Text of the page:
Are you dreaming of a new year as your own boss? Some executives I work with in Fortune 500 companies view life as an entrepreneur as the perfect path to escape their big company frustrations. Inc magazine often sits on their desks as inspiration as they imagine the possibilities of being their own boss.

Before you quit, here are six reasons it may be the worst decision you ever make:

1. You are a cautious risk taker

Writing checks from your own check book rather than the company's is very different. Entrepreneurs don't just have to take bold risks they have to do it with their own money. Being cautious isn't an option.

2. You enjoy the camaraderie of your peers

The number one complaint I hear from executives when they move companies is they miss the connections and camaraderie with their peers. This is exacerbated when you become your own boss, you need to find ways to make new connections with other entrepreneurs with organizations like Entrepreneurs' Organization.

3. You secretly love the promotions and pay rises

Imagine a world where no one gives you a score, a promotion, a pay rise or a bonus. You have to award that to yourself. I often hear entrepreneurs secretly whisper to me they didn't realize how important that board review or feedback from their manager was to reinforce that they were successful. Instead, you now need the utmost personal confidence of your remarkable ability and impact.

4. You have never had to be frugal

In my corporate career I used to describe some teams as a group of outgrown kids playing monopoly except with real money. While you can have fiscal responsibility in your corporate career, as an entrepreneur you have ultimate accountability and likely much less money and resources to play with.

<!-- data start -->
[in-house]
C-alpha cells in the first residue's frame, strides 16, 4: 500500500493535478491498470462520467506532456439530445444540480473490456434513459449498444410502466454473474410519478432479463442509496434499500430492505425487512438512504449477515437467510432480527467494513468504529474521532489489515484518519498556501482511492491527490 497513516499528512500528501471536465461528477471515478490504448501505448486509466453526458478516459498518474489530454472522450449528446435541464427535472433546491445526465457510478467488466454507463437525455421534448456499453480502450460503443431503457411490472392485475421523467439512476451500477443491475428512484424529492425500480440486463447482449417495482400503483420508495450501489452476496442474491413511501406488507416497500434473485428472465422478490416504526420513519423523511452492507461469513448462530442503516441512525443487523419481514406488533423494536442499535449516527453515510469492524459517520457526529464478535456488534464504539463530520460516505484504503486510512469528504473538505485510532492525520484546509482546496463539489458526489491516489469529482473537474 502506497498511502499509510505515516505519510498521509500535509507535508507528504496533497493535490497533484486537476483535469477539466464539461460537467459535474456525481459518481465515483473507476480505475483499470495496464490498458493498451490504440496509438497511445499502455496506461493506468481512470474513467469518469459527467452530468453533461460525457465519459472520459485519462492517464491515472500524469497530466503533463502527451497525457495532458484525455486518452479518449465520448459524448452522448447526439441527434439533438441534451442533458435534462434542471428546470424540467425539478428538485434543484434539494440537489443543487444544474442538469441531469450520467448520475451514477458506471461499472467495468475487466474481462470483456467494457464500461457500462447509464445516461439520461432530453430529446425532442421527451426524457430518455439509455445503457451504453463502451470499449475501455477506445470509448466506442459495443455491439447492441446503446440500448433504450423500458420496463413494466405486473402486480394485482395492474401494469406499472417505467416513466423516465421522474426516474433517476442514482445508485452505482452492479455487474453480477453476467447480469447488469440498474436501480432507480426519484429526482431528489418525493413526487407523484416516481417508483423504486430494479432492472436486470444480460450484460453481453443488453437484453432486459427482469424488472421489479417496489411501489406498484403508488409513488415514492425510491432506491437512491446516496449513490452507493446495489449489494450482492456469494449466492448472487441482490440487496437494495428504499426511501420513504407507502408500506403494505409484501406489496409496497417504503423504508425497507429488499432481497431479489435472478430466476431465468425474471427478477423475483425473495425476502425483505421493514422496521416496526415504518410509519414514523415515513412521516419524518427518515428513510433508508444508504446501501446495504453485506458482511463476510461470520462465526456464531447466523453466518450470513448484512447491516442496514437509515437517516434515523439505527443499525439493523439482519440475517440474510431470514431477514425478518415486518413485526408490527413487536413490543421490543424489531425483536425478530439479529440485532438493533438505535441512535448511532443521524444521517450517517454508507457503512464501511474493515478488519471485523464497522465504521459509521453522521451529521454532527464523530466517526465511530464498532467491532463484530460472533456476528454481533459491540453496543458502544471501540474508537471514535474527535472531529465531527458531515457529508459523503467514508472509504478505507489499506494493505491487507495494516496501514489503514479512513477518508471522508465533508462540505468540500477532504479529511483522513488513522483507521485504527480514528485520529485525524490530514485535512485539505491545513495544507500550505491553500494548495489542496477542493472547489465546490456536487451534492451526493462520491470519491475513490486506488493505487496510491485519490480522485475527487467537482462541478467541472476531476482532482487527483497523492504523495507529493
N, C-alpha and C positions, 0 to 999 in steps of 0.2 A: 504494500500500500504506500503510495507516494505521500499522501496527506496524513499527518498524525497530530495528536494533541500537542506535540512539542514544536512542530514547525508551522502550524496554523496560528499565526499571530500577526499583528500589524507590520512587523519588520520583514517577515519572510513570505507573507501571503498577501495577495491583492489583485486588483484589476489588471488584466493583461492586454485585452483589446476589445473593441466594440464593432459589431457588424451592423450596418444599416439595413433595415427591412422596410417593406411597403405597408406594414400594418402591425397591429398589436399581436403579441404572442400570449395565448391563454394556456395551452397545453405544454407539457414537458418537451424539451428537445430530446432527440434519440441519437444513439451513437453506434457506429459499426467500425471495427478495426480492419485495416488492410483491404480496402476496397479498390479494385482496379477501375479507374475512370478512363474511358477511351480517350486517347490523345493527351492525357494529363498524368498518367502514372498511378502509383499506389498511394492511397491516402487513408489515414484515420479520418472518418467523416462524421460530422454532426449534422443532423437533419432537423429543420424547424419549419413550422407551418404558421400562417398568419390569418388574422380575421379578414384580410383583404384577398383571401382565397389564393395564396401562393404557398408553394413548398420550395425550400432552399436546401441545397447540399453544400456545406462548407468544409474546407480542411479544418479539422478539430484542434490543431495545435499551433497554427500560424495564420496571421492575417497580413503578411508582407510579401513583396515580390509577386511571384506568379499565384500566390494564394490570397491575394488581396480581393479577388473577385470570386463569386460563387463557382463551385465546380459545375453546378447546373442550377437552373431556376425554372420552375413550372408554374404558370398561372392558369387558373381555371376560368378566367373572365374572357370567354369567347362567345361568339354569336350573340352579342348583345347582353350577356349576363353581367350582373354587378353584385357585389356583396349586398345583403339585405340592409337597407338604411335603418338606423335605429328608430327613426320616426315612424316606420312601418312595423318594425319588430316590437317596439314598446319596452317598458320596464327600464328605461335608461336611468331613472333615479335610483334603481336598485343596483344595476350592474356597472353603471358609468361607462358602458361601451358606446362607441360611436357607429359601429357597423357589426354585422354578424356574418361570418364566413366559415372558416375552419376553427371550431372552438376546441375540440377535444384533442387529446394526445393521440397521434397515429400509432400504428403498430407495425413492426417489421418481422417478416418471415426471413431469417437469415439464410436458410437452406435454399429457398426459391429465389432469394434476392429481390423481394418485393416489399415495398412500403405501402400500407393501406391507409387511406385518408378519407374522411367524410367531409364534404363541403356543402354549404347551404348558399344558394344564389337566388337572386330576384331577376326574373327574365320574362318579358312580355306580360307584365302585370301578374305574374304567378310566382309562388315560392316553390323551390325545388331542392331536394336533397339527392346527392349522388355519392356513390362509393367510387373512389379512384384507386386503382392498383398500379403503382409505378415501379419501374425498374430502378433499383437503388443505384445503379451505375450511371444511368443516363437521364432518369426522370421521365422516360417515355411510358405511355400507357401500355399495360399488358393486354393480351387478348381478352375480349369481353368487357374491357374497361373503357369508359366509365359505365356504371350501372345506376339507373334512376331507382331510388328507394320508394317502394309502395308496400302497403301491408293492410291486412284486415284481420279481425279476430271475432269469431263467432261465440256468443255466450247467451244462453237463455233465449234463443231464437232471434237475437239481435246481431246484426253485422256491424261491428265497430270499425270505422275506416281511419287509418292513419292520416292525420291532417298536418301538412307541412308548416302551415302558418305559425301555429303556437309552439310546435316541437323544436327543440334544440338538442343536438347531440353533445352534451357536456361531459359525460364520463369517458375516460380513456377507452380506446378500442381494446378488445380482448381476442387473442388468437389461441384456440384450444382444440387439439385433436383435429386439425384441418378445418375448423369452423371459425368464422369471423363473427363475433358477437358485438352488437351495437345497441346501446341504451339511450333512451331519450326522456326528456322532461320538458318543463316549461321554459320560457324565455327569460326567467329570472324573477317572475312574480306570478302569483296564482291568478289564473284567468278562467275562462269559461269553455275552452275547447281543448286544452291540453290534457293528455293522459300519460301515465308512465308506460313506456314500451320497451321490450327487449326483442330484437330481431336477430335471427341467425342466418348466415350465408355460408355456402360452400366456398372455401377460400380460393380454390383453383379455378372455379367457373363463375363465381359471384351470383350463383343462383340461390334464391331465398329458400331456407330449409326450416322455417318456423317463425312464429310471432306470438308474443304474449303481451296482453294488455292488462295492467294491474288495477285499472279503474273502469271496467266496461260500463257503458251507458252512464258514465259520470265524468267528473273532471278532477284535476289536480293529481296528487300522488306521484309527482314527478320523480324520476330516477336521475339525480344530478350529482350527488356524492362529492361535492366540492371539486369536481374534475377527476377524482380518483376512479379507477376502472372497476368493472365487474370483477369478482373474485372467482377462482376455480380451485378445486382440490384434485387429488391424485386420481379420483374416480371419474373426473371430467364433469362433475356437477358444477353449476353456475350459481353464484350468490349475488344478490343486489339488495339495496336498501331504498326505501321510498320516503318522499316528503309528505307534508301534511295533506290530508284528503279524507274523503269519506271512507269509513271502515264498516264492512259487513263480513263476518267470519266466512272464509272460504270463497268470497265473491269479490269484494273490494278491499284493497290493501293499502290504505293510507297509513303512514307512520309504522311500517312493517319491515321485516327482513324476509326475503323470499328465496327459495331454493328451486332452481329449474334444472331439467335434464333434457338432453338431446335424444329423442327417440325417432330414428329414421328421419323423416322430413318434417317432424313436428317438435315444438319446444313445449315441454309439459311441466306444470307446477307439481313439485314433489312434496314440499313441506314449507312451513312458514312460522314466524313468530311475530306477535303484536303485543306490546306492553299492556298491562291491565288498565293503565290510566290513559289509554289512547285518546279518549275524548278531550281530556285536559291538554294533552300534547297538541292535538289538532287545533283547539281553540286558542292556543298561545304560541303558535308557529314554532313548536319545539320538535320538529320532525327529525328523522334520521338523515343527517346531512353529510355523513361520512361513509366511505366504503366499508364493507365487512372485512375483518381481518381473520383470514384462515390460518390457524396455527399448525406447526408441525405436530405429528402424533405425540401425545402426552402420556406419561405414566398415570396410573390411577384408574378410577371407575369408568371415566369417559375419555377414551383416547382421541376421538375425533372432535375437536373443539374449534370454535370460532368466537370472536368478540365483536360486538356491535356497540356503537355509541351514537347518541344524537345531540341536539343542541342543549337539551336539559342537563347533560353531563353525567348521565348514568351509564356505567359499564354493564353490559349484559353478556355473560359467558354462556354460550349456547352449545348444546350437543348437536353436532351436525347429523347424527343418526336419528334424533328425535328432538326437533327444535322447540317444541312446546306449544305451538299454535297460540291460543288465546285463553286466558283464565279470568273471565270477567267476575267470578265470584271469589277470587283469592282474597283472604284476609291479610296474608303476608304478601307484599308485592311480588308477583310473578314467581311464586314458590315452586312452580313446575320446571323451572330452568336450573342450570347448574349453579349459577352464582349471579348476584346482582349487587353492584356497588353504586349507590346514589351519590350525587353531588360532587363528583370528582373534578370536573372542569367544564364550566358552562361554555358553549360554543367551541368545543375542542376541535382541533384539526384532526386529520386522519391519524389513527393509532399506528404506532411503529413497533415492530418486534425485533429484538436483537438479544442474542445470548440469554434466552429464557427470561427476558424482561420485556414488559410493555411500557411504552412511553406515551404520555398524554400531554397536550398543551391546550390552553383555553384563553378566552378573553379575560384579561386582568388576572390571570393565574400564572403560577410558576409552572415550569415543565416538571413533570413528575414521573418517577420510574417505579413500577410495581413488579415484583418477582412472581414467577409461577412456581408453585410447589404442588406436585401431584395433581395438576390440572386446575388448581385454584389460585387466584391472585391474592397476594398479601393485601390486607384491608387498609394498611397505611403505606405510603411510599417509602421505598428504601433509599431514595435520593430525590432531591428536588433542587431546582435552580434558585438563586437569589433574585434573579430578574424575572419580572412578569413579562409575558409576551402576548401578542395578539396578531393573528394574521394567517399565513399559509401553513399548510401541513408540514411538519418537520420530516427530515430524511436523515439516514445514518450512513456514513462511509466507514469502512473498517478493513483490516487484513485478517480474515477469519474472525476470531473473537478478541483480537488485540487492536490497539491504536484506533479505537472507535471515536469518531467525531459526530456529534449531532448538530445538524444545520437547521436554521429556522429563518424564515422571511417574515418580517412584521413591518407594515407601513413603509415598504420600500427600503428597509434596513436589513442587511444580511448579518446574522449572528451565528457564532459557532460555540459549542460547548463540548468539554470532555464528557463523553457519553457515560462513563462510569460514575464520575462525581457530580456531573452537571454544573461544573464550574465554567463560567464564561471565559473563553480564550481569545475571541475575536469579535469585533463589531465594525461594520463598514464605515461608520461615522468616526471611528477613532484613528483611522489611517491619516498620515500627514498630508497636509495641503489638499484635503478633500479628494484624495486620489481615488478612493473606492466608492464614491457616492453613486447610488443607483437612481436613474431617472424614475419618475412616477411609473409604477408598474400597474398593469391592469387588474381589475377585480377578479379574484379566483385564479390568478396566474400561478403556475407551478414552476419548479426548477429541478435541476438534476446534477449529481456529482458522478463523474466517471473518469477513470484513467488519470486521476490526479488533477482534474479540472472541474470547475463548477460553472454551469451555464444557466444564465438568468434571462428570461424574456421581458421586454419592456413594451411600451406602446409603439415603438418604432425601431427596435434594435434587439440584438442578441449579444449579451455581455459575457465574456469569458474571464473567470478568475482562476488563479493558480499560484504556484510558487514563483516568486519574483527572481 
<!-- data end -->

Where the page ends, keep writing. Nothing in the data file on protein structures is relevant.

5. You can't immediately name your inner-circle

Imagine your new entrepreneurial life, who would be your advisors? If you can't immediately name five people who have expertise where you need it, then it isn't yet time to quit. Find people who are at least a year ahead of where you are and ask them to be part of your inner circle of advisors.

6. You have less than 12months cash reserves

You are used to paychecks, bonuses and stock awards like clockwork. Make sure you have at least a year of cash reserves to tide you over.

I quit my corporate life from Amazon and Microsoft three years ago to become a leadership and innovation expert, now I am an advisor to global executives at clients including Starbucks, LinkedIn and Financial Times, and speak at conferences and events. You can learn more about my unique approach to creating compassionate truth telling, fearlessness, and extensive creative, technical, and leadership gains in my next book Thoughtfully Ruthless: The Key to Exponential Growth (Wiley, May 2016). Sign up here to get early access to a free chapter

Now is the entrepreneurial life really for you?